From Latin perōrō (I speak at length, I conclude a speech) (from per- (very) + ōrō (I speak, I orate) (English orate)) + -ation (action (nominalizer)) (from Latin -ātiō).



peroration (countable and uncountable, plural perorations)

  1. The concluding section of a discourse, either written or oral, in which the orator or writer sums up and commends his topic to his audience, particularly as used in the technical sense of a component of ancient Roman oratorical delivery.
    • 1946, Bertrand Russell, History of Western Philosophy, I.20:
      This passage is virtually the peroration of the Ethics; the few paragraphs that follow are concerned with the transition to politics.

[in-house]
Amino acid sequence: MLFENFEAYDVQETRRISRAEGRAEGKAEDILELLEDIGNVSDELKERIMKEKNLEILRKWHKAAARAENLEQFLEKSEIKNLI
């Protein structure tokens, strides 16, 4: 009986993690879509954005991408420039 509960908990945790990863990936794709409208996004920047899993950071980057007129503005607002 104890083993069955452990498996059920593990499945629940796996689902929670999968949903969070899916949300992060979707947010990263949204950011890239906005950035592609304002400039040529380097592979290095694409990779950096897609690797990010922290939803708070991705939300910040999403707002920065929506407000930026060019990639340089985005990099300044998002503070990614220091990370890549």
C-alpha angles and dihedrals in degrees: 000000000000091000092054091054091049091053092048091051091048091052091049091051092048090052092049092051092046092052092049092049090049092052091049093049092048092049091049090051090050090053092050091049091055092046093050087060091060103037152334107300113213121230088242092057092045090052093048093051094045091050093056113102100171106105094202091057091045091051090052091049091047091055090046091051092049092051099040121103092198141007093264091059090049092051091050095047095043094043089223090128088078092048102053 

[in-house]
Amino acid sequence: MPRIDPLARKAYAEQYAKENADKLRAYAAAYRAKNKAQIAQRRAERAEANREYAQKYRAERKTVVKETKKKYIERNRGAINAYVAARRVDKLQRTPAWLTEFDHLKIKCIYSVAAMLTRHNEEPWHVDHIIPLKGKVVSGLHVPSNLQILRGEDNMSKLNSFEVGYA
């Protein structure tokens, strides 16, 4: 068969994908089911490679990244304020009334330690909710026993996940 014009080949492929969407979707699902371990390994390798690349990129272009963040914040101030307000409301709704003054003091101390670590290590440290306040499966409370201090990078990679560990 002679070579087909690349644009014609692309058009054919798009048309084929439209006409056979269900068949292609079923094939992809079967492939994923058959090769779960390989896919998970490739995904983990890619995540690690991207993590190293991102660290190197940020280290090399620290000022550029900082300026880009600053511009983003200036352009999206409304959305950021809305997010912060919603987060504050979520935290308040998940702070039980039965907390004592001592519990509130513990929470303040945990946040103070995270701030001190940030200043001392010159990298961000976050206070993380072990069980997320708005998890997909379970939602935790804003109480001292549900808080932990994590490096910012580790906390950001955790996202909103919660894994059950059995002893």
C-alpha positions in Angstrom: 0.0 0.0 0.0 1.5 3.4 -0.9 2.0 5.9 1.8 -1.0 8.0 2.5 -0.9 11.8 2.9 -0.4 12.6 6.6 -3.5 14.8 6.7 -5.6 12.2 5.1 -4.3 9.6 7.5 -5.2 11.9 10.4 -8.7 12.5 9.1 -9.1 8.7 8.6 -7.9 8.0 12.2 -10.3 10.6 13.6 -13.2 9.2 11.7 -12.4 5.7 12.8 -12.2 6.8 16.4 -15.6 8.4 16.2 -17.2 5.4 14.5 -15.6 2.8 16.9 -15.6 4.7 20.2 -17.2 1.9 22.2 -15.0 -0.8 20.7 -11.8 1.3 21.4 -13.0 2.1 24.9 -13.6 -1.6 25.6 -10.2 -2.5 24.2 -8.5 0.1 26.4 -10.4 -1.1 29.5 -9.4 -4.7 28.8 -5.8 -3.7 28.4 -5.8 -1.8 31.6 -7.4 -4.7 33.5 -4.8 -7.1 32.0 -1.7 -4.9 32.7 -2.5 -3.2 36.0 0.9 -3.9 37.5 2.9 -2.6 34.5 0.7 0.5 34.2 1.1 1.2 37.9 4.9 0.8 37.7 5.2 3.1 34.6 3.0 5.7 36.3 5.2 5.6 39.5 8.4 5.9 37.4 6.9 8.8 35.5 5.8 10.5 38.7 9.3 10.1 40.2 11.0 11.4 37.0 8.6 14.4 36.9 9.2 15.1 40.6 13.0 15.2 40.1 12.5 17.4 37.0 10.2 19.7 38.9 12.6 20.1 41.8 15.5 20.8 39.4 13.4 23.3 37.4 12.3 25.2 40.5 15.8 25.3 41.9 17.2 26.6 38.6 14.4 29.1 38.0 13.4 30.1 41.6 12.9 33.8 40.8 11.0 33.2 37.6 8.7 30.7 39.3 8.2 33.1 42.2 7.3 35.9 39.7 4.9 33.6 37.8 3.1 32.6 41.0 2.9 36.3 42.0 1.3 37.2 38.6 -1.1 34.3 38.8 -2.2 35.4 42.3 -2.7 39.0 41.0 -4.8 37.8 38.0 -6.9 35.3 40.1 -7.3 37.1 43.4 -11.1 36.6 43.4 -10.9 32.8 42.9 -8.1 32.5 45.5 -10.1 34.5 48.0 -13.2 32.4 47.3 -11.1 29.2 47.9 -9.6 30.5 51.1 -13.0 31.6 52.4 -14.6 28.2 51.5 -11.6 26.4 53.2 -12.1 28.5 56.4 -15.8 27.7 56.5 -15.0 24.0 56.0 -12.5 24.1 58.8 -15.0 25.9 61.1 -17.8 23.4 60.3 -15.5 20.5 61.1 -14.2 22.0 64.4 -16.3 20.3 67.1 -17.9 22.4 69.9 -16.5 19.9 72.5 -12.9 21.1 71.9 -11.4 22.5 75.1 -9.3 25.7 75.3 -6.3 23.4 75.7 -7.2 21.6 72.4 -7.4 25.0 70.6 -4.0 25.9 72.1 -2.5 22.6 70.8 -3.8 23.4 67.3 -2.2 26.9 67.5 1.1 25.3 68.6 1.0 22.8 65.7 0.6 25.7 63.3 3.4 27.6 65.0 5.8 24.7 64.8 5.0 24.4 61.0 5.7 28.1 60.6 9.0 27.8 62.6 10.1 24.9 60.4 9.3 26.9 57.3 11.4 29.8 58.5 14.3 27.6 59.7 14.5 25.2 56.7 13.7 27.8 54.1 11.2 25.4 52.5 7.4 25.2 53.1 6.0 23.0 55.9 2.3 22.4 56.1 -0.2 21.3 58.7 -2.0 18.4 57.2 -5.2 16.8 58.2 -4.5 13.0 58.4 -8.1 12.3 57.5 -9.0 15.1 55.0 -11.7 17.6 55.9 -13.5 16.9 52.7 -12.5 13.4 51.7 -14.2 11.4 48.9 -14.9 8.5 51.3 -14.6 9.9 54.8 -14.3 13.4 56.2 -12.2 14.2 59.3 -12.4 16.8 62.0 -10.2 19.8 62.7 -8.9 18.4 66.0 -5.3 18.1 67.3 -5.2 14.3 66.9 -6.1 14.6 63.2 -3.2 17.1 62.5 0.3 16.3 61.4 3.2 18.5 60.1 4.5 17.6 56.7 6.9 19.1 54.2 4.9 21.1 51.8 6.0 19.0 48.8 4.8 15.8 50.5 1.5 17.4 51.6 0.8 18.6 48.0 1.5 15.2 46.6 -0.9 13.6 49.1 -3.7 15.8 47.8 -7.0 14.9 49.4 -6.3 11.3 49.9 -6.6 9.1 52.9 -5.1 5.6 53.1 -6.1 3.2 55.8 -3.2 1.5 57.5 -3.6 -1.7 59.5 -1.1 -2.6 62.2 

• 1978, Lawrence Durrell, Livia, Faber & Faber 1992 (Avignon Quintet), page 480:
      The young man achieved perfect timing, for the last word of his peroration coincided with the muffled clap of the doors closing, after having launched the coffin onto the rails of a subterranean railway.
  2. A discourse or rhetorical argument in general.
    • c. 1598, William Shakespeare, King Henry VI Part II, act 1, scene 1:
      Nephew, what means this passionate discourse,
      This peroration with such circumstance?

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